Saturday, 23 May 2020

May 23 2020

NATURE MONCTON INFORMATION LINE, May 23, 2020 (Saturday)

To view the photos mentioned in this edition go to http://nminfoline.blogspot.ca .

To respond by e-mail, please address your message to the information line editor,  nelsonpoirier435@gmail.com .

Please advise the editor at nelsonpoirier435@gmail.com  if any errors are noted in wording or photo labelling. Note that corrections, deletions, or delayed additions may not always appear on the Info Line and email transcript but will always appear on the BlogSpot. For this reason, it is recommended that those wishing to look at historical records use the BlogSpot rather than the email transcript. The BlogSpot can always be accessed from the website.


 For more information on Nature Moncton, check the website at
www.naturemoncton.com .

Edited by: Nelson Poirier nelsonpoirier435@gmail.com
Transcript by: Brian Stone bjpstone@gmail.com
Info Line # 506-384-6397 (384-NEWS)


** Roger Burrows can't identify an oriole which turned up at his feeder and that of Debbie Morin (#120 & 123 White Head Road) on Whitehead Island.  Debbie and Irene Doyle have photographs that Roger comments clearly show it is too big and heavy for an Orchard Oriole and too yellow and green for a Baltimore Oriole.  The closest oriole he can find in Sibley Birds is a female SCOTT'S ORIOLE as the plumage is right and the bill curved with blue at the base, but it also has features like that of an adult female STREAK-BACKED ORIOLE.  Hopefully it will stay around so I can see it and other birders, too. Comments welcome and will be distributed pronto.

** Suzanne Rousseau in Sussex had some great days observing Mother Nature’s community in her yard. A Pair of NORTHERN CARDINALS [Cardinal rouge] came by a few weeks ago with the male feeding the female in courtship behaviour, a great sign for Suzanne’s yard. She also had a BALTIMORE ORIOLE [Oriole de Baltimore] come by and as well a bright male adult INDIGO BUNTING [Passerin indigo]. A RED TRILLIUM is in full bloom in her yard, commenting that she will enjoy it until the White-tailed Deer get it. The Red Trillium is a real beauty but has an offensive odour, especially when picked, that attracts pollinating flies. This has led to its other nickname of “Stinking Willie”… a very degrading name for such a beautiful plant.

** St. Martins seems to be the Oriole Headquarters of New Brunswick. Jane Leblanc got a photo of a female ORCHARD ORIOLE [Oriole des vergers] in the same area that she photographed a male Orchard Oriole recently. BALTIMORE ORIOLES [Oriole de Baltimore] are there as well. Jane got another photo of a handsome male and another that may be a first spring male or possibly a female. Immature plumages of Baltimore Orioles can be variable and confusing. The Orchard Orioles usually run about an inch smaller than the Baltimore Orioles which can be another helpful clue.

** Dale Gaskin at Dawson Settlement has lots of female RUBY-THROATED HUMMINGBIRDS [Colibri à gorge rubis] as of Friday. He also has an EASTERN BLUEBIRD [Merlebleu de l'Est] family nesting on the west side of a field by his home and a flock of 20 to 25 EVENING GROSBEAKS [Gros-bec errant] arrived which was a real surprise. Dale had a few WHITE-TAILED DEER [Cerf de Virginie] in a field near his home to be joined by a RED FOX [Renard roux]. One of the White-tailed Deer chased the Fox back into the woods in no uncertain terms! Dale also comments that the BLACKFLIES have arrived in full force.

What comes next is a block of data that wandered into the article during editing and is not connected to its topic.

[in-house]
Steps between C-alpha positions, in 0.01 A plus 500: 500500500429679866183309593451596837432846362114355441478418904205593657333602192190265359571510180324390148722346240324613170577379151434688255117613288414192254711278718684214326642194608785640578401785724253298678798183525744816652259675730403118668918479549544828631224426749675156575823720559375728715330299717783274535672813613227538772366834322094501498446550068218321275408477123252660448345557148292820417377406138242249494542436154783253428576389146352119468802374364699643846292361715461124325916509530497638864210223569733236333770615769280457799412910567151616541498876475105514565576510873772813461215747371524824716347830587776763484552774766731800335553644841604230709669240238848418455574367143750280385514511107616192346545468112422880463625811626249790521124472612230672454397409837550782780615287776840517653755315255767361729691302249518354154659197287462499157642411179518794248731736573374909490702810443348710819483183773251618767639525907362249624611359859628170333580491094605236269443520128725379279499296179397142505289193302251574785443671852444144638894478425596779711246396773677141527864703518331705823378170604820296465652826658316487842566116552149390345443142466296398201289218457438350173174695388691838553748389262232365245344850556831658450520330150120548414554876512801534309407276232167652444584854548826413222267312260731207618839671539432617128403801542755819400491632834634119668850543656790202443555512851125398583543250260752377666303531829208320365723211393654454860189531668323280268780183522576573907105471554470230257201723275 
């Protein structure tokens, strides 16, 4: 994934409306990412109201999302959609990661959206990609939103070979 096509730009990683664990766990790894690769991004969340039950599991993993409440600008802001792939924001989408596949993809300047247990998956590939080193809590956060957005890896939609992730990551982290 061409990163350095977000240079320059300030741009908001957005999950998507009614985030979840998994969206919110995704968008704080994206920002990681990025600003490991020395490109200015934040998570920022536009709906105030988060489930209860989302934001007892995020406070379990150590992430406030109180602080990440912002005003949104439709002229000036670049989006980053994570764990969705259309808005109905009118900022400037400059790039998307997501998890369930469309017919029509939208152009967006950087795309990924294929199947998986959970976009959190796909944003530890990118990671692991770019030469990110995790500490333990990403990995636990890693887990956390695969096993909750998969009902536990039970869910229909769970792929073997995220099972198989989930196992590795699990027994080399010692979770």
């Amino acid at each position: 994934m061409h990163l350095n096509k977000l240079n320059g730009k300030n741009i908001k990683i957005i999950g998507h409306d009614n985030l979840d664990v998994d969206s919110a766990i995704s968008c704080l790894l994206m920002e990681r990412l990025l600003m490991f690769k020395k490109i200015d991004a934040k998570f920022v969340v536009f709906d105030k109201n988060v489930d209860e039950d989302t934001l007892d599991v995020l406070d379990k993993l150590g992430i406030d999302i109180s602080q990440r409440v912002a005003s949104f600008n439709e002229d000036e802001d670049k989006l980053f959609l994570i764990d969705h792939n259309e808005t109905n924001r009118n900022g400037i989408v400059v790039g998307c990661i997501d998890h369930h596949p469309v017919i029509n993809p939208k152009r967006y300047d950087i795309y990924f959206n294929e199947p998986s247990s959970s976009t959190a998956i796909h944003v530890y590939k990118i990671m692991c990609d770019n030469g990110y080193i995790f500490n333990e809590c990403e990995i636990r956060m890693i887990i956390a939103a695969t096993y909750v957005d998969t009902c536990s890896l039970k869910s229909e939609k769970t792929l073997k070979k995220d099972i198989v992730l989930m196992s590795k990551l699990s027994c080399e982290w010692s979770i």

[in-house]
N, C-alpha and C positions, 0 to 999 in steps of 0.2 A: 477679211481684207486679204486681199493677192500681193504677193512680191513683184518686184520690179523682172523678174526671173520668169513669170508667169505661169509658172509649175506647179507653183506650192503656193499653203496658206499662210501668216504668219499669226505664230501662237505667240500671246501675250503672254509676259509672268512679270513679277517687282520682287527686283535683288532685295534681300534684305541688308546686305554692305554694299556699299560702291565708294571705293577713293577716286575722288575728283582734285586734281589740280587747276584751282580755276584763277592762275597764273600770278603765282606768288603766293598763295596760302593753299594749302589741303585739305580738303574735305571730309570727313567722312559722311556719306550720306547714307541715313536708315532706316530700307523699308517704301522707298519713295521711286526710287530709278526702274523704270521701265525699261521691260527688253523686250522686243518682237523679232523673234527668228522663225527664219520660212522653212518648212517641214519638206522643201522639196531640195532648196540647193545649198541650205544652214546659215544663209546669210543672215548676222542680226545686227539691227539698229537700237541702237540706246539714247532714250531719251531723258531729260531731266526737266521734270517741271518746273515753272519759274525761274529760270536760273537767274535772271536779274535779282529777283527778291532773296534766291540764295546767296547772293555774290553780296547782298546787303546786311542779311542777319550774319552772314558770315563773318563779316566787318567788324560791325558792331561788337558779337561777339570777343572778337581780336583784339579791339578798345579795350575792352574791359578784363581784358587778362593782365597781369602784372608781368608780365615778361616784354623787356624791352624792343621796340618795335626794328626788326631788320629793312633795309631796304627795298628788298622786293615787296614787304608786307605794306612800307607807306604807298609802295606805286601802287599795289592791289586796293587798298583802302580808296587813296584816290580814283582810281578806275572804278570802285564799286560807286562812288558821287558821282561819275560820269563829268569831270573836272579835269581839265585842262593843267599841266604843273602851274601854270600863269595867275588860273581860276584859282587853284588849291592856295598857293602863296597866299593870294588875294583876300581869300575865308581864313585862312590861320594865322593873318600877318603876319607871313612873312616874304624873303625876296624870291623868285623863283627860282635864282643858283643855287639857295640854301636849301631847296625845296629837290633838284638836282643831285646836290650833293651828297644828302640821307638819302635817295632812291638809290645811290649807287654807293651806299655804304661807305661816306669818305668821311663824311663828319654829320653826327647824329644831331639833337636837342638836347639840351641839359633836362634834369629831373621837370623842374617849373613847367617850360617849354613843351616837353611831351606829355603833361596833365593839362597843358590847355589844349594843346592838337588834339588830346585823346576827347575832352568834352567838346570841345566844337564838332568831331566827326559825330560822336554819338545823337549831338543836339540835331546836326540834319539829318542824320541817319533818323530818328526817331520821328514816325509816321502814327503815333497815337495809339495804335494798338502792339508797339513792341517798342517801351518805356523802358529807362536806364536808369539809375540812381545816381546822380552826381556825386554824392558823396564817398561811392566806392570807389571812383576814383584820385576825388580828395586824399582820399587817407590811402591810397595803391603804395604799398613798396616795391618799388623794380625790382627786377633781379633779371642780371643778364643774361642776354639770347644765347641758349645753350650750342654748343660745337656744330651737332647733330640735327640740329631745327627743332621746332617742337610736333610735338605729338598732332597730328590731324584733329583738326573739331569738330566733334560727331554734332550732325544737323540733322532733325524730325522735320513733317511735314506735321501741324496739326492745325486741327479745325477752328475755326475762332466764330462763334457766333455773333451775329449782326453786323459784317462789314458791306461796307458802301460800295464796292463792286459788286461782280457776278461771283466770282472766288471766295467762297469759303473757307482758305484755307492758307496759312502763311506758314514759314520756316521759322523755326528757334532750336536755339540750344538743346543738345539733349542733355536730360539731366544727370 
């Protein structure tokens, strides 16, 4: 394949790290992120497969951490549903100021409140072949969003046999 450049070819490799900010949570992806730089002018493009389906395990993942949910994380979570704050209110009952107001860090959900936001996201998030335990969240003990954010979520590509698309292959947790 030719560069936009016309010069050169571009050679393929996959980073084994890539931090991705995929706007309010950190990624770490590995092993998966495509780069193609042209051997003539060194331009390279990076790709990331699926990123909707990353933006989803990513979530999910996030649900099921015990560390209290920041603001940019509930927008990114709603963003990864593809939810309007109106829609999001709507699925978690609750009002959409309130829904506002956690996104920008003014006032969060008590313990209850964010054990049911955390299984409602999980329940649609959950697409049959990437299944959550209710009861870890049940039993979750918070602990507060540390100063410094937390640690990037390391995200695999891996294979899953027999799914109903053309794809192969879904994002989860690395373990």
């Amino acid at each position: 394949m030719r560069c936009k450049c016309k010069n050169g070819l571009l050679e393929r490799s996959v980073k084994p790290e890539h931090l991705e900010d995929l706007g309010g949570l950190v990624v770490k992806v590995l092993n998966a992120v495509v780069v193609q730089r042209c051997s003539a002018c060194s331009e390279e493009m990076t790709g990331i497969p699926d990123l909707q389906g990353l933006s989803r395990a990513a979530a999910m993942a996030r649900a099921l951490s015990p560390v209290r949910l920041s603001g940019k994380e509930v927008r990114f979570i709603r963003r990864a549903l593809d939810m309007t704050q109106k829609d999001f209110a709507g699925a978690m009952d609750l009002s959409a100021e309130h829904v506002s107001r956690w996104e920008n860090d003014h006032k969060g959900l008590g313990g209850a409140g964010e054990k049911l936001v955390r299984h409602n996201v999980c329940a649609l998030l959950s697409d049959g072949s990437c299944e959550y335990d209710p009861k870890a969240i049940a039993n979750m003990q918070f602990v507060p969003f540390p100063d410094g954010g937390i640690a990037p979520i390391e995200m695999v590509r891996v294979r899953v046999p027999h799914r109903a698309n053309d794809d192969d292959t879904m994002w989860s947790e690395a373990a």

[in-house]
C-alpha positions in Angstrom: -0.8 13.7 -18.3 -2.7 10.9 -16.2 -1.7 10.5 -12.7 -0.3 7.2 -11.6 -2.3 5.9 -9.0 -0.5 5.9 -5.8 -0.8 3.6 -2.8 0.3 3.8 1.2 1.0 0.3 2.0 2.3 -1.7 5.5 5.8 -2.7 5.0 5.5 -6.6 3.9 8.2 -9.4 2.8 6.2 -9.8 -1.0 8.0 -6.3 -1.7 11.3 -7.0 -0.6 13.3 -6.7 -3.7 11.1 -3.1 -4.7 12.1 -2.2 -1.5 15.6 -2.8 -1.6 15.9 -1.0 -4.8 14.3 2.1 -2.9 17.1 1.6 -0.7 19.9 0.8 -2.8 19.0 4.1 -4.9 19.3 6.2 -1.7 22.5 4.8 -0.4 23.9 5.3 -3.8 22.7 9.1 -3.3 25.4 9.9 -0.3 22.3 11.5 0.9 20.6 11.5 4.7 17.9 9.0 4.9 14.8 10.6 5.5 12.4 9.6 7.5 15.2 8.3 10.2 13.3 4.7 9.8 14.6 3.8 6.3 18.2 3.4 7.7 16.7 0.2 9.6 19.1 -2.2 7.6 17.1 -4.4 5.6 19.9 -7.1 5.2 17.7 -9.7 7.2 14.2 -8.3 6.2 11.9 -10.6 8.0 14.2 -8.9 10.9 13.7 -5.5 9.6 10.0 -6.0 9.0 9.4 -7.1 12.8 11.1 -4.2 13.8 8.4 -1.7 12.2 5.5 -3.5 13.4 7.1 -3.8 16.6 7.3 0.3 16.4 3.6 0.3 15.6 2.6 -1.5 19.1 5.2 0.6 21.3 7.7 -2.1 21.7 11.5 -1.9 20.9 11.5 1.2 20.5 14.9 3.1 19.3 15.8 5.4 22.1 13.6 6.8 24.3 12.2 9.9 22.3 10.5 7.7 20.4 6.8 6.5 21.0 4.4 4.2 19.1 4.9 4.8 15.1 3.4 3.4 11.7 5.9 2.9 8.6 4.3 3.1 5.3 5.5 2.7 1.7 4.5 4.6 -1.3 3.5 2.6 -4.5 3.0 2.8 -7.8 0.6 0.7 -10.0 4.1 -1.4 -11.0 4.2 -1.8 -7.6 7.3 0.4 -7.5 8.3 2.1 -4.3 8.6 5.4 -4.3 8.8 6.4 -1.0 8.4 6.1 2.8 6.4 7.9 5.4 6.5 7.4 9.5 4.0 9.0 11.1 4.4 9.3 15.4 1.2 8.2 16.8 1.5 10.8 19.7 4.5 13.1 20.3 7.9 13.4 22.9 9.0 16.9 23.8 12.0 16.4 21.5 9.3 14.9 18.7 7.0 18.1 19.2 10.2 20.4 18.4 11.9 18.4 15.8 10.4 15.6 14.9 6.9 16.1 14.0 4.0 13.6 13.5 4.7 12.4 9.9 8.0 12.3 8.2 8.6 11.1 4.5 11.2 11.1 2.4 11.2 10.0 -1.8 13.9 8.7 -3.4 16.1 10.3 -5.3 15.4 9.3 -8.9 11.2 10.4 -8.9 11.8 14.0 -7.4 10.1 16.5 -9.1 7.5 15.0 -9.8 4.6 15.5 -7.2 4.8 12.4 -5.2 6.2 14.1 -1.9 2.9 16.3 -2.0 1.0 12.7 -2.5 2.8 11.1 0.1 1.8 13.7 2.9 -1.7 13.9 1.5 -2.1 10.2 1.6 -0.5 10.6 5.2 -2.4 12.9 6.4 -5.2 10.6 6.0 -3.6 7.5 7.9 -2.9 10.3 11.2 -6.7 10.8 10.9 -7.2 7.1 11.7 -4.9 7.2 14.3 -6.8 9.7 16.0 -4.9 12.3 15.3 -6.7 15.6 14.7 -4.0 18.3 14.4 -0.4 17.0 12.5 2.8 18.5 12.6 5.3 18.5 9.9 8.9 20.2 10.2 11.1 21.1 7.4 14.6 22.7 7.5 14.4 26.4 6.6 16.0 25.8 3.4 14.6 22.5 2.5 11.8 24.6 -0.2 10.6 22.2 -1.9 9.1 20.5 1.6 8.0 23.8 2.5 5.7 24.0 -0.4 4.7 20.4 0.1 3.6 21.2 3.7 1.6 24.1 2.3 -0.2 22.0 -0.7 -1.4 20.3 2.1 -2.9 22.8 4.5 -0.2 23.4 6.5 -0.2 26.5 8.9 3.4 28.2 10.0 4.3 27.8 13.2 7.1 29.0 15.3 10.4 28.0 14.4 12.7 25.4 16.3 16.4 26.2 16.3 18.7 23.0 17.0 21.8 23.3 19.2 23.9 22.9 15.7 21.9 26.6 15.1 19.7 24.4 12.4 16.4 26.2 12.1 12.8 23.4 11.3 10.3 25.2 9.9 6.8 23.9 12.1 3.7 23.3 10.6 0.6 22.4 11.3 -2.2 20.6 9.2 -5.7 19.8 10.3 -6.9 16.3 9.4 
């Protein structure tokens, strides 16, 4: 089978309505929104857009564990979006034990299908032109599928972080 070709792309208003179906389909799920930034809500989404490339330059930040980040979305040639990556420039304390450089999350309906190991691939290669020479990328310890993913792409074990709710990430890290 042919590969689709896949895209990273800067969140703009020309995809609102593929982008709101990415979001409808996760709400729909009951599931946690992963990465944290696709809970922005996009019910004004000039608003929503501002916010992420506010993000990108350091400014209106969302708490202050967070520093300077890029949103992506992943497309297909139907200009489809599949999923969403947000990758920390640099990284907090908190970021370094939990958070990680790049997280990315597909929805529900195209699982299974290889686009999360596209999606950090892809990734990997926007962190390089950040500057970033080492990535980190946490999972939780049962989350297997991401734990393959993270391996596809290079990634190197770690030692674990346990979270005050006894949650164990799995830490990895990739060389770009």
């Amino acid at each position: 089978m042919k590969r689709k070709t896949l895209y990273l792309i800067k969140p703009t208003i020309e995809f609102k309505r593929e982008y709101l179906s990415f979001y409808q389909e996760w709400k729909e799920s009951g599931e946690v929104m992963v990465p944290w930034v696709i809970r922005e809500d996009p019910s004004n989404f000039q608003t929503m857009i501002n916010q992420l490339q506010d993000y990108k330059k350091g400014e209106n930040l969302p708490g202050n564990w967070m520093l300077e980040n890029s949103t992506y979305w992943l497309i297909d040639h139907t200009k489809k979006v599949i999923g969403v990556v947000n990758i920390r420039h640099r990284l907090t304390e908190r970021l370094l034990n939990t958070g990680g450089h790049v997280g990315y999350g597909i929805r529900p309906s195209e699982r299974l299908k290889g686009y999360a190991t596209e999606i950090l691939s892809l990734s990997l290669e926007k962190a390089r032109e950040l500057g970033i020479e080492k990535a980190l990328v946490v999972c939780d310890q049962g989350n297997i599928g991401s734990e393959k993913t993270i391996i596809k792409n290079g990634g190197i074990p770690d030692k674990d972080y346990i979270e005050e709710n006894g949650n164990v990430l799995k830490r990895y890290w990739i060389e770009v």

** Louise Nichols had an interesting Swallow box scenario. She has one box on the side of her pond closest to the house. Last year Chickadees nested in that one. This year too Louise saw a BLACK-CAPPED CHICKADEE [Mésange à tête noire] carrying in nesting material a couple weeks ago and then a few days ago she saw a Chickadee approach the box and feed another adult Chickadee that was in the box. She assumed that one must be on a nest incubating but on Thursday the TREE SWALLOWS [Hirondelle bicolore] were all around the box. A chickadee tried to approach the entrance but was chased off by a Swallow. Friday morning a Swallow was sitting on top of the box. She is not sure what’s going on there or who is winning the war. She felt bad for the poor Chickadees.

** Brian Stone visited one of his now favorite nature sites behind Crandall University on Thursday to see his first DREAMY DUSKYWING BUTTERFLY [Hespérie givrée] of the season, a NORTHERN AZURE BUTTERFLY [Azur printanier], a very sharply dressed YELLOW WARBLER [Paruline jaune], SERVICEBERRY shrubs were in full bloom, a female PUSSY WILLOW catkin that had gone to seed and male pollen catkins that were still shedding pollen.

** GRAY CATBIRDS [Moqueur chat] seem to have really moved back in over the last few days with several reports of them. Aldo Dorio photographed some in Tabusintac and my own pair arrived on Thursday as did a pair to a neighbor’s yard.


Nelson Poirier,
Nature Moncton




ORIOLE. MAY 22, 2020.  DEBORAH MacDONALD MORIN

ORIOLE. MAY 22, 2020.  DEBORAH MacDONALD MORIN

ORCHARD ORIOLE (FEMALE). MAY 22, 2020. JANE LEBLANC

ORCHARD ORIOLE (FEMALE). MAY 22, 2020. JANE LEBLANC

ORCHARD ORIOLE (FEMALE). MAY 22, 2020. JANE LEBLANC

BALTIMORE ORIOLE (MALE) . MAY 22, 2020.  JANE LEBLANC

BALTIMORE ORIOLE (MALE) . MAY 22, 2020.  JANE LEBLANC

BALTIMORE ORIOLE. MAY 22, 2020.  JANE LEBLANC

BALTIMORE ORIOLE. MAY 22, 2020.  SUZANNE ROUSSEAU

NORTHERN CARDINAL (PAIR). MAY 22, 2020. SUZANNE ROUSSEAU

INDIGO BUNTING (MALE). MAY 22, 2020. SUZANNE ROUSSEAU

SERVICEBERRY IN BLOOM. MAY 22, 2020. BRIAN STONE

SERVICEBERRY IN BLOOM. MAY 22, 2020. BRIAN STONE

YELLOW WARBLER (MALE). MAY 22, 2020.  BRIAN STONE

DREAMY DUSKYWING BUTTERFLY. MAY 22, 2020. BRIAN STONE


NORTHERN AZURE BUTTERFLY. MAY 22, 2020. BRIAN STONE

GRAY CATBIRD. MAY 22, 2020.  ALDO DORIO

GRAY CATBIRD. MAY 22, 2020.  ALDO DORIO